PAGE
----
Maersk CEO Can't Imagine Self-Sailing Box Ships in His Lifetime

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(Bloomberg) -- The chief executive officer of the world’s biggest shipping company says it’s unlikely container vessels will operate without humans in his lifetime.

A.P. Moller-Maersk A/S has already pushed through enough cuts to reduce crew sizes in response to the spread of automation, CEO Soren Skou said in an interview. He says the workforce has now reached a floor and there’s no more room to get rid of humans.

“Even if the technology advances, I don’t expect we will be allowed to sail around with 400-meter long container ships, weighing 200,000 tonnes without any human beings on board,” the 53-year-old CEO said. “I don’t think it will be a driver of efficiency, not in my time.”

There are more than 6,000 ships in the global container fleet and they can transport 22 million standard 20-foot boxes, industry consultant Alphaliner estimates. Ships have grown bigger, but efficiency and automation have kept crew sizes in check, meaning Maersk needs less than half as many sailors to transport a container as it did 20 years ago.

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Container ships are unlikely to grow much bigger, Maersk has said. Skou says there’s little cost benefit in getting rid of more humans. To be sure, Maersk has developed a self-sailing tug boat at its Svitzer towage unit, but the concept won’t be rolled out to container vessels because “is not a cornerstone of our strategy,” Skou said.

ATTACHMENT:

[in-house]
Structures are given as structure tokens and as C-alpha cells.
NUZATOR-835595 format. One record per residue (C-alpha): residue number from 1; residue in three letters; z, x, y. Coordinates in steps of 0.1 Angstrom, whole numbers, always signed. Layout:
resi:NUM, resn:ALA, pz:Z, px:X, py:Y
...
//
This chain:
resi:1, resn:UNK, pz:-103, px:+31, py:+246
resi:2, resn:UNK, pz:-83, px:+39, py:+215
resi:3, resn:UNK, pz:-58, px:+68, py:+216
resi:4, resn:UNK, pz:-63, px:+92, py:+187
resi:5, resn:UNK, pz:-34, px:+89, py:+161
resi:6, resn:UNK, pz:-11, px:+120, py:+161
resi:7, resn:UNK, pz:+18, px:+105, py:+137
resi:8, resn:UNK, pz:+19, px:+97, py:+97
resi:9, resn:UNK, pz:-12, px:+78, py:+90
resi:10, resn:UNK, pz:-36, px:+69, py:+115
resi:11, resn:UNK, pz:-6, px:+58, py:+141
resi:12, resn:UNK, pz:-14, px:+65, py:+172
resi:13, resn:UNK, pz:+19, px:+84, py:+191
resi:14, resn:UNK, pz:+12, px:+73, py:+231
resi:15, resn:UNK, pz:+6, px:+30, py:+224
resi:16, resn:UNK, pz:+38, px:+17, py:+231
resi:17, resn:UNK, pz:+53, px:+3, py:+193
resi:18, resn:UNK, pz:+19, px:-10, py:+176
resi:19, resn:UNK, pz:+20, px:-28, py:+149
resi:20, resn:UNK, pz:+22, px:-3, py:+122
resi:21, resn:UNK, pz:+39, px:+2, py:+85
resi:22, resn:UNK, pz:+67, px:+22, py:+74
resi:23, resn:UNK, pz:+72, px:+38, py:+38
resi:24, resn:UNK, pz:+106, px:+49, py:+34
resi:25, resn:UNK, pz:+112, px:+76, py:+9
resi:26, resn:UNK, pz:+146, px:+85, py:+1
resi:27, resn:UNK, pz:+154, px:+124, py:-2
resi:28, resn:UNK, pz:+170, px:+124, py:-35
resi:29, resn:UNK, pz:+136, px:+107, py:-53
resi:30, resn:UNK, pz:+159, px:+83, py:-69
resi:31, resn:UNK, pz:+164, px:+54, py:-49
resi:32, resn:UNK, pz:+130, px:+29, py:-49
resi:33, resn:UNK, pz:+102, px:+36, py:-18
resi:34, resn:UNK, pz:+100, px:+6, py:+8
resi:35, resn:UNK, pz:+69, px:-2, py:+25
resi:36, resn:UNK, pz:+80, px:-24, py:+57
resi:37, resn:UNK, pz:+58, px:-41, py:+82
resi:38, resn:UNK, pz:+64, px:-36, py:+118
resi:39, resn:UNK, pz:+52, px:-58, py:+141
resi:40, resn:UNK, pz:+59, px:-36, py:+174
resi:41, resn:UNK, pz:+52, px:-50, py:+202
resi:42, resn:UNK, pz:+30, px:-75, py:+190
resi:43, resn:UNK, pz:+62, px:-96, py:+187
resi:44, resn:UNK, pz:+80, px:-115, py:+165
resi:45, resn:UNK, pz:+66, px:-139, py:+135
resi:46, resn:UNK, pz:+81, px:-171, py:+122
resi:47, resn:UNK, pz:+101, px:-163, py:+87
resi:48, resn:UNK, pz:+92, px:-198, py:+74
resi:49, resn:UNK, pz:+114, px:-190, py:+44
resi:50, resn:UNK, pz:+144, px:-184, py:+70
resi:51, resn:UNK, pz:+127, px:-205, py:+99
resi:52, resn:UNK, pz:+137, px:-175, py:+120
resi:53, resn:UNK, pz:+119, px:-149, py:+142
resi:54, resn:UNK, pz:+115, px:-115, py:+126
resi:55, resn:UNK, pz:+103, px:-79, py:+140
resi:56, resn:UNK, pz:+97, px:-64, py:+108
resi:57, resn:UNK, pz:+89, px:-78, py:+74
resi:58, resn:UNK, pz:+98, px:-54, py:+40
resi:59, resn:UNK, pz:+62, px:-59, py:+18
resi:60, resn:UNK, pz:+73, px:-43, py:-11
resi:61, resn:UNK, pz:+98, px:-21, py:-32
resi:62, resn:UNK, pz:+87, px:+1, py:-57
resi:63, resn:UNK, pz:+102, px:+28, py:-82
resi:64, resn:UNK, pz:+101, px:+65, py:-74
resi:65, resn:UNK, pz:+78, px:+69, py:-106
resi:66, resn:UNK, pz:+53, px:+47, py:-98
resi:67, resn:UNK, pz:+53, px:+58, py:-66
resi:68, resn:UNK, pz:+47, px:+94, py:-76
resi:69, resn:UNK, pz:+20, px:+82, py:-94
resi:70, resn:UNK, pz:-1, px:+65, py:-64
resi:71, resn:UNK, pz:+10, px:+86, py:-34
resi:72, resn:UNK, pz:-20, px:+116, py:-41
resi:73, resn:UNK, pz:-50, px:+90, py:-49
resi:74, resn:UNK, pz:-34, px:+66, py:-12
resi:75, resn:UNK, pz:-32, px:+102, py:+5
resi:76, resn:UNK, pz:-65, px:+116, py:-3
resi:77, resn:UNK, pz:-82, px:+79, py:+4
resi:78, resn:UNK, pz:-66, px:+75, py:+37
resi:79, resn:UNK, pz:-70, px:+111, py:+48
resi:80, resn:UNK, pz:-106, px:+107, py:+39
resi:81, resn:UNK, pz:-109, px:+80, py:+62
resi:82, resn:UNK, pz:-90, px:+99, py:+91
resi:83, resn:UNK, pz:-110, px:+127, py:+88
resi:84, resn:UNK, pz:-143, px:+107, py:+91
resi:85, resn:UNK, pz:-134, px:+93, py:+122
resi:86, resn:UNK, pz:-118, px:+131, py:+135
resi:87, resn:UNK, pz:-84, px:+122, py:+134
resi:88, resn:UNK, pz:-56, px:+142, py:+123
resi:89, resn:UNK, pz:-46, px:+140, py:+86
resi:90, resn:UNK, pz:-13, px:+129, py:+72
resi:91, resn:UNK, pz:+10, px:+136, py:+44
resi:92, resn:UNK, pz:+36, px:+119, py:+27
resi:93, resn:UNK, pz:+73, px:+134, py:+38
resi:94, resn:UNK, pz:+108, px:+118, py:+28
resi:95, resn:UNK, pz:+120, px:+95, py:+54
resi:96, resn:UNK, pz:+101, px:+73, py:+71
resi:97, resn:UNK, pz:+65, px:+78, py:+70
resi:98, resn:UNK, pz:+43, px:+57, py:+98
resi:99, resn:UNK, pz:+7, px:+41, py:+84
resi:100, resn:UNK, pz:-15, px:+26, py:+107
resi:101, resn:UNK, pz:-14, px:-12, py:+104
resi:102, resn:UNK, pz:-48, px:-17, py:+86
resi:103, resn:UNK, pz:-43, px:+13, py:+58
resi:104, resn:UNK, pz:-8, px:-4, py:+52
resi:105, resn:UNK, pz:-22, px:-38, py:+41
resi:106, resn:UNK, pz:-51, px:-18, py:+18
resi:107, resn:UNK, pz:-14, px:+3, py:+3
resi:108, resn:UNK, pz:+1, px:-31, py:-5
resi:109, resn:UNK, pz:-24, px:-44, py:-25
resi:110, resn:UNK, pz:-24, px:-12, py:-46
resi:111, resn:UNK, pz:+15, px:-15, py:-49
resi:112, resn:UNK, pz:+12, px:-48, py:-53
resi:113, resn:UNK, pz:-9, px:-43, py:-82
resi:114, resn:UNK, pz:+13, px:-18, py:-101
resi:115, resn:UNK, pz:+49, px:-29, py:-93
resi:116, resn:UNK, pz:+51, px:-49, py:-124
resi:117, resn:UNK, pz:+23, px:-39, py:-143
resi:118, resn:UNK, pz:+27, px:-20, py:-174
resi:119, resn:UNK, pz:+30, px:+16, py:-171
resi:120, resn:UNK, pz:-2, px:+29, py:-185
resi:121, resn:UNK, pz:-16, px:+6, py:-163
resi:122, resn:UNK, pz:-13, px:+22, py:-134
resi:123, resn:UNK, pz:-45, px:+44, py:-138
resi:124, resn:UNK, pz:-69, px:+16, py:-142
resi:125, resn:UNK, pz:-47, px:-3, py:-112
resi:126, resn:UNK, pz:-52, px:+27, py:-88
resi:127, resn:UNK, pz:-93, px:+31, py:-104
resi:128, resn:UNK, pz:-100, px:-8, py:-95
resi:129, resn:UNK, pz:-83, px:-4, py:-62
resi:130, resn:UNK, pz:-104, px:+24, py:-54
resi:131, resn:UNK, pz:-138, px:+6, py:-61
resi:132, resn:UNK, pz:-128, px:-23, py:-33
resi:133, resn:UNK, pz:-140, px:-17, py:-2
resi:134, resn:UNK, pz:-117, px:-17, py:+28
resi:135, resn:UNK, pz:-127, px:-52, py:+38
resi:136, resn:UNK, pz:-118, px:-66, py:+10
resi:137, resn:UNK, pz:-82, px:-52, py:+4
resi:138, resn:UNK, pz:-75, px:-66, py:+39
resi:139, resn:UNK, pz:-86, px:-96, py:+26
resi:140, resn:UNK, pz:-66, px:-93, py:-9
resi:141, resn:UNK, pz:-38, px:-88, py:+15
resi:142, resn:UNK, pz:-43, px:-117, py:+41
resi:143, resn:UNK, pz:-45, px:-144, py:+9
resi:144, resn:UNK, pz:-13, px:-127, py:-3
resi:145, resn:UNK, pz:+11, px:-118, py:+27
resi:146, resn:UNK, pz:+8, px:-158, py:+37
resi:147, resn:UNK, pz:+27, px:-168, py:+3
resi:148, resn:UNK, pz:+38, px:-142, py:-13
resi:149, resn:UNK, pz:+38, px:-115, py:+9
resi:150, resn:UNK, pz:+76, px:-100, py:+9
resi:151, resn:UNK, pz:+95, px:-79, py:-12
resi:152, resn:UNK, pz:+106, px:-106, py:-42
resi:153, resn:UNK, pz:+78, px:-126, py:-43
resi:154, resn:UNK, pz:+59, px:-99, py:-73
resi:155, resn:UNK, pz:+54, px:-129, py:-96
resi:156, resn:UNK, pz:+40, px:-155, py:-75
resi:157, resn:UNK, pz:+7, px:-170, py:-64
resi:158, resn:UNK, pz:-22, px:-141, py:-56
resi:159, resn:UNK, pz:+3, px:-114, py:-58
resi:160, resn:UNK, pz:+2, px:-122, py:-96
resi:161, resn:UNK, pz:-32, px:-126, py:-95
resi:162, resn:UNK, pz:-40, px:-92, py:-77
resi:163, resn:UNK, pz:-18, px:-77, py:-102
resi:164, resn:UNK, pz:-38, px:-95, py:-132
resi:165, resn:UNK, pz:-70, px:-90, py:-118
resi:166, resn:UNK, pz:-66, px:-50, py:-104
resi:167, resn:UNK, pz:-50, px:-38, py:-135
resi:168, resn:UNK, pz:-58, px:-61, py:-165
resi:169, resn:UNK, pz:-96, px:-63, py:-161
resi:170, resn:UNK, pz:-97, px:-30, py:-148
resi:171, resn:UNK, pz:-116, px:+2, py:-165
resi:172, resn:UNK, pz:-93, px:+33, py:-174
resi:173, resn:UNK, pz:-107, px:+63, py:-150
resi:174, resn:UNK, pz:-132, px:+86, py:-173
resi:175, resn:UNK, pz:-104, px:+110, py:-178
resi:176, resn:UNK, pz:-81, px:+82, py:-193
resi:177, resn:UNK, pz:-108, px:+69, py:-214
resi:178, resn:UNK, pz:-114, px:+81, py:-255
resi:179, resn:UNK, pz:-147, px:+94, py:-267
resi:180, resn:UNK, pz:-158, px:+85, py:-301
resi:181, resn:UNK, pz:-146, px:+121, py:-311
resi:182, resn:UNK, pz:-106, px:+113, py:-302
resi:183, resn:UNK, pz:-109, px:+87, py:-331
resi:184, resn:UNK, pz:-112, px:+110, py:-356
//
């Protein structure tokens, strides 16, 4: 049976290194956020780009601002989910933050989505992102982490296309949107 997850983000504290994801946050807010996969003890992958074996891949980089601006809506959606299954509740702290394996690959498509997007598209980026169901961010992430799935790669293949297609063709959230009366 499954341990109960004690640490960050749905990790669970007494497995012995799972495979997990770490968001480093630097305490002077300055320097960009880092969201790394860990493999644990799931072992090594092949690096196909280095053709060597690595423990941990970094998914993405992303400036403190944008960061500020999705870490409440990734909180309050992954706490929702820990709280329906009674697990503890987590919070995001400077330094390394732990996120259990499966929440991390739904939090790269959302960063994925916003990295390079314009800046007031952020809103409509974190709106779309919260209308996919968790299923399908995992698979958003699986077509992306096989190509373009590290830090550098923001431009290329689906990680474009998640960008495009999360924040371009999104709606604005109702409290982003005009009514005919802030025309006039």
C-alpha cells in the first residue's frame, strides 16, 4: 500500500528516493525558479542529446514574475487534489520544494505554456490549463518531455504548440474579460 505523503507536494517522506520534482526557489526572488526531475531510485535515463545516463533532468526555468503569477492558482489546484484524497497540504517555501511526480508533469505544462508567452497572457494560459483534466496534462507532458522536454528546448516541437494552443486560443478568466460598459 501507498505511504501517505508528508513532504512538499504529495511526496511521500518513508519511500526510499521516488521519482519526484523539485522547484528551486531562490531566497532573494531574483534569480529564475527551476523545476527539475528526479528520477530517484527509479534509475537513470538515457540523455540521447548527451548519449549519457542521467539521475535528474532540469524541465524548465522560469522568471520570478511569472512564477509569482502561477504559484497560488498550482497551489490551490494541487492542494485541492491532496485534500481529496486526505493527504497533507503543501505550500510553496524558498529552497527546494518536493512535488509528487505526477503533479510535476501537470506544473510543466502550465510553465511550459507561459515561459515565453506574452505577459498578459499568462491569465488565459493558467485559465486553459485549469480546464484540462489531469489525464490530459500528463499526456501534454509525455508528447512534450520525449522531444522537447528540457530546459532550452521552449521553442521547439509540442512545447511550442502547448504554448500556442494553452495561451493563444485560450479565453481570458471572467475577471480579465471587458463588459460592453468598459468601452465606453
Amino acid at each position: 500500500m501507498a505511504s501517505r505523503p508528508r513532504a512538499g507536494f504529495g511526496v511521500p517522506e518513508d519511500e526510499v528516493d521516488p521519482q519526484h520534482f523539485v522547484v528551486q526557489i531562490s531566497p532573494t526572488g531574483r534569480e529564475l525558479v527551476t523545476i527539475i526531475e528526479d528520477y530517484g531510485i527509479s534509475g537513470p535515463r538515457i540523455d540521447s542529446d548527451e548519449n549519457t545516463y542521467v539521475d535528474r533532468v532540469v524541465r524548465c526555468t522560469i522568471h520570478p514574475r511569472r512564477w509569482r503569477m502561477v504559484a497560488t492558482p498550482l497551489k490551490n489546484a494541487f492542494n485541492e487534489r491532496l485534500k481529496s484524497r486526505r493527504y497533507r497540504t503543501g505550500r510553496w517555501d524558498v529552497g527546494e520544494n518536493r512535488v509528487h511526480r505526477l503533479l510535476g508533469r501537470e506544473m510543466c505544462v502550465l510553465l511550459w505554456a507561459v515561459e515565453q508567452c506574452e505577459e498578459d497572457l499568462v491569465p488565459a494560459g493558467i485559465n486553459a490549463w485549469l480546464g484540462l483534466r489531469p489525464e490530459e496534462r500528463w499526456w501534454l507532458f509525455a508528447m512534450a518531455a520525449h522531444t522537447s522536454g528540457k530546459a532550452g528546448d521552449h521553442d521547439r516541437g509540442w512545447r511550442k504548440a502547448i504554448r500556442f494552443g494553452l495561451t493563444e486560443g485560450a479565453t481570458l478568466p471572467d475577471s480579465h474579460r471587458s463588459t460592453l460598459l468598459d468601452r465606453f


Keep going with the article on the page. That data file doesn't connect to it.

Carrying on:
It’s not that Maersk is a stranger to innovation. The Copenhagen-based company, which often has led the industry in new ship designs, is investing more than ever in going digital. Last month, it formed a joint venture with IBM to develop the use of blockchain technology to manage and track cross-border trade.

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The marine unit of Rolls-Royce Holdings Plc is the pioneer in developing self-sailing technologies. Its CEO, Warren East, has sharpened the focus on autonomous shipping as a future business to address a downturn in the offshore oil industry. But even after cutting 4,200 jobs, the unit has remained unprofitable and was put up for sale last month.

“I must admit, it’s not hugely interesting for us,” Skou said.

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